Recently I got a free professional license for NDepend and agreed to review it in my blog. In the beginning, I was a bit skeptical about this tool, but after trying it on my pet projects I've changed my opinion and now can recommend it to other developers.

First of all, NDepend is a static analysis tool for .NET that can be integrated into Visual Studio (as an extension) or used as part of your continuous delivery pipeline.

NDepend Dashboard First Result

There are a few main features available in NDepend:

    • Code visualization (dependency graph, dependency matrix, metrics view, etc.)
    • Code-base snapshot comparison
    • Quality Gates
    • LINQ based rules (CQLinq)
    • Build integration
    • Reporting

Code Visualization

I think it's the most powerful code visualization tool on the market. When your project grows above a certain complexity, it's really hard to keep track of all the dependencies in it. NDepend has a few tools to help you visualize your codebase.

Dependency Graph

With this tool, you can see dependencies between namespaces and .NET assemblies:NDepend Dependency GraphYou can as well visualize other dependencies in the project, please see the official documentation for more info.

Dependency Structure Matrix

Another way of representing dependencies is a dependency matrix.

NDepend Dependency Matrix

This will show you a bit more about the dependencies, for example, the number in a cell is the strength of the coupling represented by the cell.

Code-Base Snapshot Comparison

When you write code in a team, you want to keep code quality high and technical dept low (just like strong cohesion and low coupling). But you need a tool to measure these metrics over time. NDepend has a tool to keep track of your code quality on track.

Trend Charts On Dashboard

The idea is simple, you take a baseline snapshot, then you work on your code, take another snapshot and compare them. In this way, you can see the dynamic of changes. Is your code getting better or you introducing some technical dept? This tool will help you answer that question.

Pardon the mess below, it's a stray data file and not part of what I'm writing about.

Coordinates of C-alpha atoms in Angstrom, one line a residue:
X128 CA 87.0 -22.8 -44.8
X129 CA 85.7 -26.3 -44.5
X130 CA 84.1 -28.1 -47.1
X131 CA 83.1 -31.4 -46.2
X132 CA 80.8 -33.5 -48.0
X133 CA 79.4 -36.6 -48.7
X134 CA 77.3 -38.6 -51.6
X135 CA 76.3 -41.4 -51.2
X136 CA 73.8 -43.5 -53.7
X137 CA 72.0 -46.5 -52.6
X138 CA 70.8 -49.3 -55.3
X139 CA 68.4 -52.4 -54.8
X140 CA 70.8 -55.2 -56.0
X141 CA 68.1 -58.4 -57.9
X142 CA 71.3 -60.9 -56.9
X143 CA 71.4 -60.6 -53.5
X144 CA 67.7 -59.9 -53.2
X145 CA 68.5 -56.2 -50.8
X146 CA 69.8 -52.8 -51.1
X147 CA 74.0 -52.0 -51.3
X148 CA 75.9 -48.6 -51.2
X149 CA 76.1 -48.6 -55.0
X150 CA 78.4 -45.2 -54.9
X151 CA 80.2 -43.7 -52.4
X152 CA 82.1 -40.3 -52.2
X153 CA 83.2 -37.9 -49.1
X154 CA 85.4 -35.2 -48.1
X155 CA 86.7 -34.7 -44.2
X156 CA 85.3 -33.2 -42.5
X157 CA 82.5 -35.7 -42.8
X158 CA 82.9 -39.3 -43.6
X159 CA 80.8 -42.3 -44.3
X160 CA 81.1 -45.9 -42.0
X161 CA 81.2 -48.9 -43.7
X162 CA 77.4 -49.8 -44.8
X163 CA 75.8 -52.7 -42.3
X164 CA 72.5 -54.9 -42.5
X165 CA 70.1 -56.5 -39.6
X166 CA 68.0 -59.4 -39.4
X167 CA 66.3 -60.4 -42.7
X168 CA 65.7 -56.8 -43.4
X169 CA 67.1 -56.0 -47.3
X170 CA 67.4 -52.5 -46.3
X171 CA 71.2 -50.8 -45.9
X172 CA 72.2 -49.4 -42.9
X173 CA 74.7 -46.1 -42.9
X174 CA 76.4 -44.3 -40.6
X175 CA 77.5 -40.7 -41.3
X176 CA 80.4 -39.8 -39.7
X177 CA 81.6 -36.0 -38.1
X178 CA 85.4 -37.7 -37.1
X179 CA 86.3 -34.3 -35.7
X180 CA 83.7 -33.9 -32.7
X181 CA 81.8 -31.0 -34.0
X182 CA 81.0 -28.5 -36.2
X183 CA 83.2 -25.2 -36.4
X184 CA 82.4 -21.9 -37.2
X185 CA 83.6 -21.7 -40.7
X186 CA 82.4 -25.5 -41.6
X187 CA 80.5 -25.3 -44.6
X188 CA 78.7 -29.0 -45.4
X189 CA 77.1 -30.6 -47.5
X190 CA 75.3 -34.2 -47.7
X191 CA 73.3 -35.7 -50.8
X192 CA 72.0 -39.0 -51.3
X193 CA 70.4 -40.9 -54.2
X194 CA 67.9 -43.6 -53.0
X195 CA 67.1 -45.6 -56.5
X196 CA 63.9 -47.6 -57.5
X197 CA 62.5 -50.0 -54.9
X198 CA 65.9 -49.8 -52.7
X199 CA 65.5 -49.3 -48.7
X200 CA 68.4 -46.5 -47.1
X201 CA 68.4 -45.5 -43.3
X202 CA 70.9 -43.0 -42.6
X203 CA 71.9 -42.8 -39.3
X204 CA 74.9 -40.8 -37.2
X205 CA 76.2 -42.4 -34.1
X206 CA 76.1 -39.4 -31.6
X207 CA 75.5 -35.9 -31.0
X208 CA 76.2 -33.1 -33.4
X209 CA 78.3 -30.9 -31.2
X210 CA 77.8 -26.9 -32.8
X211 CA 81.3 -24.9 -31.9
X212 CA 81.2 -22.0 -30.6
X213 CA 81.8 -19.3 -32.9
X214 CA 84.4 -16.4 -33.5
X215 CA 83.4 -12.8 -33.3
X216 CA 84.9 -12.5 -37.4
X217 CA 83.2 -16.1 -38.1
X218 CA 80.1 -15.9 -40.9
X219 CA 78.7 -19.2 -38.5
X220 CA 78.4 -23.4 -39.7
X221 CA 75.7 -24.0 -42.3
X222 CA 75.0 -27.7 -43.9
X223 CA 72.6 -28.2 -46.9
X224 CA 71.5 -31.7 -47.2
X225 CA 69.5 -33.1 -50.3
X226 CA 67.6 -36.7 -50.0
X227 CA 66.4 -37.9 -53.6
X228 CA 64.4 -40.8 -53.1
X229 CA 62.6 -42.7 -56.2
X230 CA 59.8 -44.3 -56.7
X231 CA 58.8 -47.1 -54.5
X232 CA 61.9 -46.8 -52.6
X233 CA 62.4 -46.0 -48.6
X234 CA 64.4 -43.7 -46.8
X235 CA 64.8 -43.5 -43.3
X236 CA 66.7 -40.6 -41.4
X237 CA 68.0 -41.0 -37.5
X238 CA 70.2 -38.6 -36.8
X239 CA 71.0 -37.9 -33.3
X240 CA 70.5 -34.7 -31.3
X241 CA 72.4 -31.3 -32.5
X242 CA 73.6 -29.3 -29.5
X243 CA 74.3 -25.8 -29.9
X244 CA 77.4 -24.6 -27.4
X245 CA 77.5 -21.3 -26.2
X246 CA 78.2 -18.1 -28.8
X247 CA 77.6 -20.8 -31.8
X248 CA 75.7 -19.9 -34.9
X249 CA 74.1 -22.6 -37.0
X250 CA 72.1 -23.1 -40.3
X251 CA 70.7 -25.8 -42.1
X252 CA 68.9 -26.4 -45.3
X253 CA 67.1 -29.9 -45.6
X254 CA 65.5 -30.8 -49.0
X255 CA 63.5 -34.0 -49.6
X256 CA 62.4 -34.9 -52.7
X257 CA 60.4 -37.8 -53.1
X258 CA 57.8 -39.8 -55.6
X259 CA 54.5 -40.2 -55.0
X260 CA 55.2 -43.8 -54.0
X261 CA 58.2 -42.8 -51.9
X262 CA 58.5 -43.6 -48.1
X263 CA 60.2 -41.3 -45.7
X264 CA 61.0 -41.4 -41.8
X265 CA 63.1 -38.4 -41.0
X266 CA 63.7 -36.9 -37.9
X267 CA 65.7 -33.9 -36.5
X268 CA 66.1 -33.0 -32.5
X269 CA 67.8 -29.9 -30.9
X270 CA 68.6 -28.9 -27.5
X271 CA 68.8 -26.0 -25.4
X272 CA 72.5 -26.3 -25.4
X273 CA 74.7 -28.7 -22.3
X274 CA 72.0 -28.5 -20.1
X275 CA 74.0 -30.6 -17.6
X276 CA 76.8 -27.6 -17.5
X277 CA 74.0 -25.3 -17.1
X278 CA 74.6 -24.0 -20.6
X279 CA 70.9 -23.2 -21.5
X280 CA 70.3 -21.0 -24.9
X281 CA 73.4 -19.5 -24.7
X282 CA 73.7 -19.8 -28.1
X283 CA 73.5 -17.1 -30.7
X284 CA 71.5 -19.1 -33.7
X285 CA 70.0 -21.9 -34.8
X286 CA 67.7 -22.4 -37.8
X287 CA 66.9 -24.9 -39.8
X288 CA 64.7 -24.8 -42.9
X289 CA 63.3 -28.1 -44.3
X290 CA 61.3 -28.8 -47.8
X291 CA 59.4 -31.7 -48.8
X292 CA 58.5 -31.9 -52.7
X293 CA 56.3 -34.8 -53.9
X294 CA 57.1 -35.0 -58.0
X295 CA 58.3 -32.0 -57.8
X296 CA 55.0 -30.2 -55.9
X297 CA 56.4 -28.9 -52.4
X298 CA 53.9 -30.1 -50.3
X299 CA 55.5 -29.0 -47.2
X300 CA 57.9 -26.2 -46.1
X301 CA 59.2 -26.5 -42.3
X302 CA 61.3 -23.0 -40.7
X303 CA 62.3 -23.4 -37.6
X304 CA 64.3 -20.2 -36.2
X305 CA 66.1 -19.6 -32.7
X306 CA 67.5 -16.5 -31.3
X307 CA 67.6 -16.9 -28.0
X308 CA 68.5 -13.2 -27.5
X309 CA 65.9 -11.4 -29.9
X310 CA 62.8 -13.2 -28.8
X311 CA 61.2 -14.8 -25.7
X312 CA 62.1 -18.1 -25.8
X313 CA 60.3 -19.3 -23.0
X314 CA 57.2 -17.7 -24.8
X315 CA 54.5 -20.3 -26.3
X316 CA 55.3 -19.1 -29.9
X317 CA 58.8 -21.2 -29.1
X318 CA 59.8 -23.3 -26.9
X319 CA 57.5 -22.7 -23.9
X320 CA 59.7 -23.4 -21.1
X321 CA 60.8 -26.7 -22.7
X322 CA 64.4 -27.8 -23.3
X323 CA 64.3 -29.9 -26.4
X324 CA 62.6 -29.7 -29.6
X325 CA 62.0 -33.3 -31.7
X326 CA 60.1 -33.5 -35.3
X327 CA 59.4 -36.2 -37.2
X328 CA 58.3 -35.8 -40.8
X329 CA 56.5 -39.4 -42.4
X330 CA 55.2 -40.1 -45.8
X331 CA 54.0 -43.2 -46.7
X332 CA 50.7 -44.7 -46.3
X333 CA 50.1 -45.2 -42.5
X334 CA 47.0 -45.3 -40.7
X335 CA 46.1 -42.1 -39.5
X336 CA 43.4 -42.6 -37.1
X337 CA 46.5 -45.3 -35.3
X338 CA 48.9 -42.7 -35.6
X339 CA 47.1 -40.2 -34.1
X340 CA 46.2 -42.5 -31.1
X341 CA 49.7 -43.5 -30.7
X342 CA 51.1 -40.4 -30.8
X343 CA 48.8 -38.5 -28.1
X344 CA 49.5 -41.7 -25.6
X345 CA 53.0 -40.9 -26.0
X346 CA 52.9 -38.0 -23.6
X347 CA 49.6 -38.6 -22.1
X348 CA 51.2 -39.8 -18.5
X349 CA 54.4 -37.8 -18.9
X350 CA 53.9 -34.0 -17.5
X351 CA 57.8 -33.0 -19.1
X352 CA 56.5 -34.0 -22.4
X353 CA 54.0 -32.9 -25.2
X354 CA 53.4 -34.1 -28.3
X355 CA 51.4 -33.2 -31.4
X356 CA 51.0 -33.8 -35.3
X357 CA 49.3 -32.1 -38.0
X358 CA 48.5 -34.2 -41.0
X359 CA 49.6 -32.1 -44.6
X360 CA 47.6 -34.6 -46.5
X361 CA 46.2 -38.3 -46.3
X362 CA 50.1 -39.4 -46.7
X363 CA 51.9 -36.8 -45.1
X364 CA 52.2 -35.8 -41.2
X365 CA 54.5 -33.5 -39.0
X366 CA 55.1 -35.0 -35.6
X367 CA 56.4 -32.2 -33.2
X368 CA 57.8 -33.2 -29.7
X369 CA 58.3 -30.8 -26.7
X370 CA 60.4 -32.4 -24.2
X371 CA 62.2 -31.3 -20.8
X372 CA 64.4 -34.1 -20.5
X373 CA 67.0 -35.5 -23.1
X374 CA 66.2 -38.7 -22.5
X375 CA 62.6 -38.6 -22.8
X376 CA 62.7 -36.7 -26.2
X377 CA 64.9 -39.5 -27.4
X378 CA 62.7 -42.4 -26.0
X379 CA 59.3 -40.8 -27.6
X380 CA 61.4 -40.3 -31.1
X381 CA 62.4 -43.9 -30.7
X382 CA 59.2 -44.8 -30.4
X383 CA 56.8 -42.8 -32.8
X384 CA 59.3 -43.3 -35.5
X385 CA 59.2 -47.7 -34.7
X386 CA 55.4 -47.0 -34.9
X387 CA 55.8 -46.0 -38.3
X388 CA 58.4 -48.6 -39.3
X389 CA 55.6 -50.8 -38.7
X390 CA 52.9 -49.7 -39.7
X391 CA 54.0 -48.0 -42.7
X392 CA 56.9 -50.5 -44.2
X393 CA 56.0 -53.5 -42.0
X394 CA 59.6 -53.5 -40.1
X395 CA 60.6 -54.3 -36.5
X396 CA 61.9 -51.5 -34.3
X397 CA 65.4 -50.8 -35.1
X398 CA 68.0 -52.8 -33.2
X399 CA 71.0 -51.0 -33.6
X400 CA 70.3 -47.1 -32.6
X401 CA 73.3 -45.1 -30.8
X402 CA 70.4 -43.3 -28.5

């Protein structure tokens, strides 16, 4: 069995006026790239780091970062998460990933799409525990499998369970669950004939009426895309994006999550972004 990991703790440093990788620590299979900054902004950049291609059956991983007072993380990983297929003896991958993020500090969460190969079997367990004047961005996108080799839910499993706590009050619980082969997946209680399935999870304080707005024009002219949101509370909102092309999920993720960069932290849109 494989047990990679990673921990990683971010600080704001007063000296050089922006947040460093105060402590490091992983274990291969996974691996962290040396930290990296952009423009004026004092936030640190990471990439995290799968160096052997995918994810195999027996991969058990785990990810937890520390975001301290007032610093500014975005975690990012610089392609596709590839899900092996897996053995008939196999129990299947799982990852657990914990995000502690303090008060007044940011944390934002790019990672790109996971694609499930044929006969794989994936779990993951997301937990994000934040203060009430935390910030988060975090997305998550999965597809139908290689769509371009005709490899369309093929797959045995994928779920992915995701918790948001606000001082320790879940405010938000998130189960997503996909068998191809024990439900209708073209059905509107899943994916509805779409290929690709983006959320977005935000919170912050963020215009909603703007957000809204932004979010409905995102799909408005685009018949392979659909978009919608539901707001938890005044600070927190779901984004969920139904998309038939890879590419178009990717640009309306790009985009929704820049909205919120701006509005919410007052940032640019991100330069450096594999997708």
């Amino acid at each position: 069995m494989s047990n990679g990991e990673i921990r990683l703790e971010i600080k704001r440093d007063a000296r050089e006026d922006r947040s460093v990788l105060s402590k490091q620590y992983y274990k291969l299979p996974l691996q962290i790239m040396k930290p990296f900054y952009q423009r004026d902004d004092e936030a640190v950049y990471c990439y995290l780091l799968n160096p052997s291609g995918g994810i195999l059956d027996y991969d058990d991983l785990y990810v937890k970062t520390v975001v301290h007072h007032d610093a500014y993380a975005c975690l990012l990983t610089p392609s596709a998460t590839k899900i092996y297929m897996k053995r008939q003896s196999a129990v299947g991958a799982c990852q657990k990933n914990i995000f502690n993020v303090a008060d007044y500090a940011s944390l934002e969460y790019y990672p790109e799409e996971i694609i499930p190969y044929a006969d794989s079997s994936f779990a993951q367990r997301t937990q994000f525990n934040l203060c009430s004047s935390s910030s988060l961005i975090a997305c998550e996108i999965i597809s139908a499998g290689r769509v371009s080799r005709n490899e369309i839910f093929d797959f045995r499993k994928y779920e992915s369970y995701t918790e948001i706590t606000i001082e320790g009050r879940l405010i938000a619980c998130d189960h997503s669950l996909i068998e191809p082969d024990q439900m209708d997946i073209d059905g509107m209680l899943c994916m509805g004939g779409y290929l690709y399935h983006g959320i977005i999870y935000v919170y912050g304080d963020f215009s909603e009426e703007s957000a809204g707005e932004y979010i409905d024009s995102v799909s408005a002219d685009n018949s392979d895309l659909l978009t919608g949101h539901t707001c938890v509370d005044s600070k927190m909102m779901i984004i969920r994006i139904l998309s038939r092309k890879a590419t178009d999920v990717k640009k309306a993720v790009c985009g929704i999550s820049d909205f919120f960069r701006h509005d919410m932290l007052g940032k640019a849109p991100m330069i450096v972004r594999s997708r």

Quality Gates

A Quality Gate is a code quality goal you want to enforce before committing and\or releasing the code.

NDepend Quality Gates Summary

A lot of default Quality Gates are proposed by NDepend related to measures like code coverage, technical debt or amount of issues with particular severity.


With NDepend, you can write a LINQ query to analyze your code. There are already around 200 default rules available to you. You can modify them or create your own.

Here is an example of a custom CQLinq rule:

// <Name>UI layer shouldn't use directly DB types</Name>
warnif count > 0

// UI layer is made of types using a UI framework
let uiTypes = Application.Types.UsingAny(Assemblies.WithNameIn(
                "PresentationFramework", "System.Windows", "System.Windows.Forms", "System.Web"))

// You can easily customize this part to define what are DB types.
let dbTypes = ThirdParty.Assemblies.WithNameIn("System.Data", "EntityFramework", "NHibernate").ChildTypes()
              .Except(ThirdParty.Types.WithNameIn("DataSet", "DataTable", "DataRow"))

from uiType in uiTypes.UsingAny(dbTypes)
let dbTypesUsed = dbTypes.Intersect(uiType.TypesUsed)

let dbTypesAndMembersUsed = dbTypesUsed.Union(dbTypesUsed.ChildMembers().UsedBy(uiType))

// Per default this rule estimates a technical debt
// proportional to the coupling between the UI and DB types.
let couplingPerUIType = 2 +
   uiType.Methods.UsingAny(dbTypesUsed).Count() +

select new { 
   Debt = (4 * couplingPerUIType).ToMinutes().ToDebt(),
   Severity = Severity.Major

This rule first defines the UI layer and the DB framework layer. Second, it checks if any UI layer type is using directly any DB framework layer type.

Here is another example of the rule and the visualization of the result:

NDepend CQLEdition

Build Integration and Reporting

NDepend can analyze code via NDepend.Console.exe. In this way, you can easily integrate it with the existing continuous integration pipeline.

NDepend Report

Each time it analyzes a codebase, NDepend yields a report that will show you the status of your development. You can customize sections shown in the report and you can even provide your own XSL sheet for full customization.


NDepend is a powerful code analyzing tool with a reach set of features. I think it might be a bit overkilling for small codebases and small teams. Starting from medium size projects or a large codebase you will see the benefits of using this tool.

Of course, you need to invest in licenses, initial configuration and educate your team. That is why you should first calculate return on investment for your specific case and only then make a desition.

P.S. Most of the images for this article are from the official NDepend documentation